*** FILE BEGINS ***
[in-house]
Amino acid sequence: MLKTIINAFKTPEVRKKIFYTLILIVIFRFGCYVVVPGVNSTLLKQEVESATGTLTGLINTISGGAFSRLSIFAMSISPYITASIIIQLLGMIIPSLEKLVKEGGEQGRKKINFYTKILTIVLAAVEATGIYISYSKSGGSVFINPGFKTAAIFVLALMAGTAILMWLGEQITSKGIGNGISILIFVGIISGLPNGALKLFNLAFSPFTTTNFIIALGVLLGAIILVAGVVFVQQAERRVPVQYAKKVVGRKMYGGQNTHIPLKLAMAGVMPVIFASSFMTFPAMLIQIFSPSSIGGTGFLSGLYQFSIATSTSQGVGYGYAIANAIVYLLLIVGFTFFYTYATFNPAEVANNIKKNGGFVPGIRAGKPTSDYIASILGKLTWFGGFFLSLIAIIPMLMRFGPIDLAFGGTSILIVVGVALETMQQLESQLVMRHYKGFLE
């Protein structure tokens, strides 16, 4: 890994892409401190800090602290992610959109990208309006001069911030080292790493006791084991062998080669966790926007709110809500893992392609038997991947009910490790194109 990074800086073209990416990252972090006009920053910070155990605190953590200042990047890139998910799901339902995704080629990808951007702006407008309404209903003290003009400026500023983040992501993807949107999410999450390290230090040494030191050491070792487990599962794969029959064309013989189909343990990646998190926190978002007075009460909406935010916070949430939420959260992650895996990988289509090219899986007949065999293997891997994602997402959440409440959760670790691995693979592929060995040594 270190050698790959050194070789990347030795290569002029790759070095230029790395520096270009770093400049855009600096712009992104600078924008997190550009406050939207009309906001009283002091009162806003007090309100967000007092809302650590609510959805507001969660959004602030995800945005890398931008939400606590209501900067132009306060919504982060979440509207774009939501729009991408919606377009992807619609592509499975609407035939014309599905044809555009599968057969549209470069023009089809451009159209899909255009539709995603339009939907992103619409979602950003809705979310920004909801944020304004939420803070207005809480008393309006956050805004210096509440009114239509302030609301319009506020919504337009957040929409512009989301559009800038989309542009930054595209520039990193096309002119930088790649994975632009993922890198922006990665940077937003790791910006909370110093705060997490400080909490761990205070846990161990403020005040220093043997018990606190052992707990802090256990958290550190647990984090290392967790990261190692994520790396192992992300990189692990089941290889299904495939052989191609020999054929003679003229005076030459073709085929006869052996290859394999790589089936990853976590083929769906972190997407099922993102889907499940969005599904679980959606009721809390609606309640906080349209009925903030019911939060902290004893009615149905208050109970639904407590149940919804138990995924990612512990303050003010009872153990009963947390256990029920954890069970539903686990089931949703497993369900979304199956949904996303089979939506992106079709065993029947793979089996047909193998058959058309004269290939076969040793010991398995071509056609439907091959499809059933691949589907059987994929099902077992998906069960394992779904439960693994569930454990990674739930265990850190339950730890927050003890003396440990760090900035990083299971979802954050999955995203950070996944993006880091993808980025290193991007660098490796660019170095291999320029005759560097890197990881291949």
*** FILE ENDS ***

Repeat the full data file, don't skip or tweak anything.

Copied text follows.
[in-house]
Amino acid sequence: MLKTIINAFKTPEVRKKIFYTLILIVIFRFGCYVVVPGVNSTLLKQEVESATGTLTGLINTISGGAFSRLSIFAMSISPYITASIIIQLLGMIIPSLEKLVKEGGEQGRKKINFYTKILTIVLAAVEATGIYISYSKSGGSVFINPGFKTAAIFVLALMAGTAILMWLGEQITSKGIGNGISILIFVGIISGLPNGALKLFNLAFSPFTTTNFIIALGVLLGAIILVAGVVFVQQAERRVPVQYAKKVVGRKMYGGQNTHIPLKLAMAGVMPVIFASSFMTFPAMLIQIFSPSSIGGTGFLSGLYQFSIATSTSQGVGYGYAIANAIVYLLLIVGFTFFYTYATFNPAEVANNIKKNGGFVPGIRAGKPTSDYIASILGKLTWFGGFFLSLIAIIPMLMRFGPIDLAFGGTSILIVVGVALETMQQLESQLVMRHYKGFLE
């Protein structure tokens, strides 16, 4: 890994892409401190800090602290992610959109990208309006001069911030080292790493006791084991062998080669966790926007709110809500893992392609038997991947009910490790194109 990074800086073209990416990252972090006009920053910070155990605190953590200042990047890139998910799901339902995704080629990808951007702006407008309404209903003290003009400026500023983040992501993807949107999410999450390290230090040494030191050491070792487990599962794969029959064309013989189909343990990646998190926190978002007075009460909406935010916070949430939420959260992650895996990988289509090219899986007949065999293997891997994602997402959440409440959760670790691995693979592929060995040594 270190050698790959050194070789990347030795290569002029790759070095230029790395520096270009770093400049855009600096712009992104600078924008997190550009406050939207009309906001009283002091009162806003007090309100967000007092809302650590609510959805507001969660959004602030995800945005890398931008939400606590209501900067132009306060919504982060979440509207774009939501729009991408919606377009992807619609592509499975609407035939014309599905044809555009599968057969549209470069023009089809451009159209899909255009539709995603339009939907992103619409979602950003809705979310920004909801944020304004939420803070207005809480008393309006956050805004210096509440009114239509302030609301319009506020919504337009957040929409512009989301559009800038989309542009930054595209520039990193096309002119930088790649994975632009993922890198922006990665940077937003790791910006909370110093705060997490400080909490761990205070846990161990403020005040220093043997018990606190052992707990802090256990958290550190647990984090290392967790990261190692994520790396192992992300990189692990089941290889299904495939052989191609020999054929003679003229005076030459073709085929006869052996290859394999790589089936990853976590083929769906972190997407099922993102889907499940969005599904679980959606009721809390609606309640906080349209009925903030019911939060902290004893009615149905208050109970639904407590149940919804138990995924990612512990303050003010009872153990009963947390256990029920954890069970539903686990089931949703497993369900979304199956949904996303089979939506992106079709065993029947793979089996047909193998058959058309004269290939076969040793010991398995071509056609439907091959499809059933691949589907059987994929099902077992998906069960394992779904439960693994569930454990990674739930265990850190339950730890927050003890003396440990760090900035990083299971979802954050999955995203950070996944993006880091993808980025290193991007660098490796660019170095291999320029005759560097890197990881291949």